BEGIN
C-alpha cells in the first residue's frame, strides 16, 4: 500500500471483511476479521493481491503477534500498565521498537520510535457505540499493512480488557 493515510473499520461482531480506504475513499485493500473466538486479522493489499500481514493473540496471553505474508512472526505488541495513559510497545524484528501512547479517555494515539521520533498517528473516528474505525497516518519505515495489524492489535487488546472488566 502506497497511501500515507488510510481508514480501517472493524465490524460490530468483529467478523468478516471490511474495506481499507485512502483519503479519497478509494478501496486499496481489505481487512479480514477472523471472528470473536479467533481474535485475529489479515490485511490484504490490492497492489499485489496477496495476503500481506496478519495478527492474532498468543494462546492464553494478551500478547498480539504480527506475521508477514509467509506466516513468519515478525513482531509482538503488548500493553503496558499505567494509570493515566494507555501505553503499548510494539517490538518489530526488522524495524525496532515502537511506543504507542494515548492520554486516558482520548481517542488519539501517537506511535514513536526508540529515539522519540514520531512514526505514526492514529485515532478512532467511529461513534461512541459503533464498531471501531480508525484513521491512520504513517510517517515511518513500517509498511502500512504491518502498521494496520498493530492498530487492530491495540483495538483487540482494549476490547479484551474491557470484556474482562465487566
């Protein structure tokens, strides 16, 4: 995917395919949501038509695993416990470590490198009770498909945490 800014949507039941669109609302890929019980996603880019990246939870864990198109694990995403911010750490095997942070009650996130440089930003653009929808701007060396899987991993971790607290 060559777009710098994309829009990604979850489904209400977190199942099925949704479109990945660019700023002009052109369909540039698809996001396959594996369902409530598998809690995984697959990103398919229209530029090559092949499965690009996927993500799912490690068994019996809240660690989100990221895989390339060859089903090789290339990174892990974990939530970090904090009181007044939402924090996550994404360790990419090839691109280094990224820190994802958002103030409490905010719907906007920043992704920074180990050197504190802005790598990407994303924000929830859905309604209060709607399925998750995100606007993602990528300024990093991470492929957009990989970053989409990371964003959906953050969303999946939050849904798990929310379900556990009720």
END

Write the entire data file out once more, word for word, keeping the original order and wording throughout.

C-alpha cells in the first residue's frame, strides 16, 4: 500500500471483511476479521493481491503477534500498565521498537520510535457505540499493512480488557 493515510473499520461482531480506504475513499485493500473466538486479522493489499500481514493473540496471553505474508512472526505488541495513559510497545524484528501512547479517555494515539521520533498517528473516528474505525497516518519505515495489524492489535487488546472488566 502506497497511501500515507488510510481508514480501517472493524465490524460490530468483529467478523468478516471490511474495506481499507485512502483519503479519497478509494478501496486499496481489505481487512479480514477472523471472528470473536479467533481474535485475529489479515490485511490484504490490492497492489499485489496477496495476503500481506496478519495478527492474532498468543494462546492464553494478551500478547498480539504480527506475521508477514509467509506466516513468519515478525513482531509482538503488548500493553503496558499505567494509570493515566494507555501505553503499548510494539517490538518489530526488522524495524525496532515502537511506543504507542494515548492520554486516558482520548481517542488519539501517537506511535514513536526508540529515539522519540514520531512514526505514526492514529485515532478512532467511529461513534461512541459503533464498531471501531480508525484513521491512520504513517510517517515511518513500517509498511502500512504491518502498521494496520498493530492498530487492530491495540483495538483487540482494549476490547479484551474491557470484556474482562465487566
């Protein structure tokens, strides 16, 4: 995917395919949501038509695993416990470590490198009770498909945490 800014949507039941669109609302890929019980996603880019990246939870864990198109694990995403911010750490095997942070009650996130440089930003653009929808701007060396899987991993971790607290 060559777009710098994309829009990604979850489904209400977190199942099925949704479109990945660019700023002009052109369909540039698809996001396959594996369902409530598998809690995984697959990103398919229209530029090559092949499965690009996927993500799912490690068994019996809240660690989100990221895989390339060859089903090789290339990174892990974990939530970090904090009181007044939402924090996550994404360790990419090839691109280094990224820190994802958002103030409490905010719907906007920043992704920074180990050197504190802005790598990407994303924000929830859905309604209060709607399925998750995100606007993602990528300024990093991470492929957009990989970053989409990371964003959906953050969303999946939050849904798990929310379900556990009720």